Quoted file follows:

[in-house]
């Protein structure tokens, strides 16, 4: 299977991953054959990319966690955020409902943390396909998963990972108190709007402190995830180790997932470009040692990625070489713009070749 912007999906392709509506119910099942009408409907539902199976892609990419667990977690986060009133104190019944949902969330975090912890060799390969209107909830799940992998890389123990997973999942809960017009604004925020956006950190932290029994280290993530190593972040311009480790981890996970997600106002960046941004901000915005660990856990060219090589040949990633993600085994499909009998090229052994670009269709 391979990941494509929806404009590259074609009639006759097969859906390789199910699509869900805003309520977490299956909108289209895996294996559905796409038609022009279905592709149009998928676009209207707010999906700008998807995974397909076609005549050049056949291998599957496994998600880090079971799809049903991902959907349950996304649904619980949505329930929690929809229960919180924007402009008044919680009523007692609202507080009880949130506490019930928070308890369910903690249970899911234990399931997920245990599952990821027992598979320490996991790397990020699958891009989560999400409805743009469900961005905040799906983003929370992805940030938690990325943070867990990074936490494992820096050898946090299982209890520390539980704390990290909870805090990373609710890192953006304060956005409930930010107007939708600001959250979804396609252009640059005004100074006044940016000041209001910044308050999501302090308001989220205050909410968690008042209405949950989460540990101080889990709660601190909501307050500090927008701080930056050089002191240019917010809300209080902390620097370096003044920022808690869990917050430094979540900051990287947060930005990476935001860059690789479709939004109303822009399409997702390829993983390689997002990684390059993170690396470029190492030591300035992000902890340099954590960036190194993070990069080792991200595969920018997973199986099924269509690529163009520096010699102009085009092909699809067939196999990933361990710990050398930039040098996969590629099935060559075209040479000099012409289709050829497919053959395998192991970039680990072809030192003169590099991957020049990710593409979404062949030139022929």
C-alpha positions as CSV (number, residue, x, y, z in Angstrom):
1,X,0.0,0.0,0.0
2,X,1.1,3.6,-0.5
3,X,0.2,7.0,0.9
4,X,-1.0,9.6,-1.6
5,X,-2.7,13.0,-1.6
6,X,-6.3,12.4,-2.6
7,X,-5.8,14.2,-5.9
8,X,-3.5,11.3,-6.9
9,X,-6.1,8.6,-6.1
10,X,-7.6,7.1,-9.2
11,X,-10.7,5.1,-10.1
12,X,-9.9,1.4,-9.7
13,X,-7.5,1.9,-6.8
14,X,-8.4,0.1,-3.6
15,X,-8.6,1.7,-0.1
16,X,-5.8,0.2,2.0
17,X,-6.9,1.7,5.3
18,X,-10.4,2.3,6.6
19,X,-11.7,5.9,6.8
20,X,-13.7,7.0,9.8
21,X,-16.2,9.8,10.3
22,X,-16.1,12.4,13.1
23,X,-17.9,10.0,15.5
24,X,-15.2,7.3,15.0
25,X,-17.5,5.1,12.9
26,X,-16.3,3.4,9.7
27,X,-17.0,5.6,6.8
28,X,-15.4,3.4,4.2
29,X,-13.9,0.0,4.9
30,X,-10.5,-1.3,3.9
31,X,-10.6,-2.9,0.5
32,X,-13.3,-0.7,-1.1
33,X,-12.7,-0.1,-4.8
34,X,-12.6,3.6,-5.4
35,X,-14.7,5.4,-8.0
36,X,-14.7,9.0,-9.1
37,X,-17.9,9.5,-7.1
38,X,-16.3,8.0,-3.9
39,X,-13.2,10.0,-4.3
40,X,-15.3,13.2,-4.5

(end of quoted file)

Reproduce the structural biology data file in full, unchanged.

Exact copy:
[in-house]
């Protein structure tokens, strides 16, 4: 299977991953054959990319966690955020409902943390396909998963990972108190709007402190995830180790997932470009040692990625070489713009070749 912007999906392709509506119910099942009408409907539902199976892609990419667990977690986060009133104190019944949902969330975090912890060799390969209107909830799940992998890389123990997973999942809960017009604004925020956006950190932290029994280290993530190593972040311009480790981890996970997600106002960046941004901000915005660990856990060219090589040949990633993600085994499909009998090229052994670009269709 391979990941494509929806404009590259074609009639006759097969859906390789199910699509869900805003309520977490299956909108289209895996294996559905796409038609022009279905592709149009998928676009209207707010999906700008998807995974397909076609005549050049056949291998599957496994998600880090079971799809049903991902959907349950996304649904619980949505329930929690929809229960919180924007402009008044919680009523007692609202507080009880949130506490019930928070308890369910903690249970899911234990399931997920245990599952990821027992598979320490996991790397990020699958891009989560999400409805743009469900961005905040799906983003929370992805940030938690990325943070867990990074936490494992820096050898946090299982209890520390539980704390990290909870805090990373609710890192953006304060956005409930930010107007939708600001959250979804396609252009640059005004100074006044940016000041209001910044308050999501302090308001989220205050909410968690008042209405949950989460540990101080889990709660601190909501307050500090927008701080930056050089002191240019917010809300209080902390620097370096003044920022808690869990917050430094979540900051990287947060930005990476935001860059690789479709939004109303822009399409997702390829993983390689997002990684390059993170690396470029190492030591300035992000902890340099954590960036190194993070990069080792991200595969920018997973199986099924269509690529163009520096010699102009085009092909699809067939196999990933361990710990050398930039040098996969590629099935060559075209040479000099012409289709050829497919053959395998192991970039680990072809030192003169590099991957020049990710593409979404062949030139022929």
C-alpha positions as CSV (number, residue, x, y, z in Angstrom):
1,X,0.0,0.0,0.0
2,X,1.1,3.6,-0.5
3,X,0.2,7.0,0.9
4,X,-1.0,9.6,-1.6
5,X,-2.7,13.0,-1.6
6,X,-6.3,12.4,-2.6
7,X,-5.8,14.2,-5.9
8,X,-3.5,11.3,-6.9
9,X,-6.1,8.6,-6.1
10,X,-7.6,7.1,-9.2
11,X,-10.7,5.1,-10.1
12,X,-9.9,1.4,-9.7
13,X,-7.5,1.9,-6.8
14,X,-8.4,0.1,-3.6
15,X,-8.6,1.7,-0.1
16,X,-5.8,0.2,2.0
17,X,-6.9,1.7,5.3
18,X,-10.4,2.3,6.6
19,X,-11.7,5.9,6.8
20,X,-13.7,7.0,9.8
21,X,-16.2,9.8,10.3
22,X,-16.1,12.4,13.1
23,X,-17.9,10.0,15.5
24,X,-15.2,7.3,15.0
25,X,-17.5,5.1,12.9
26,X,-16.3,3.4,9.7
27,X,-17.0,5.6,6.8
28,X,-15.4,3.4,4.2
29,X,-13.9,0.0,4.9
30,X,-10.5,-1.3,3.9
31,X,-10.6,-2.9,0.5
32,X,-13.3,-0.7,-1.1
33,X,-12.7,-0.1,-4.8
34,X,-12.6,3.6,-5.4
35,X,-14.7,5.4,-8.0
36,X,-14.7,9.0,-9.1
37,X,-17.9,9.5,-7.1
38,X,-16.3,8.0,-3.9
39,X,-13.2,10.0,-4.3
40,X,-15.3,13.2,-4.5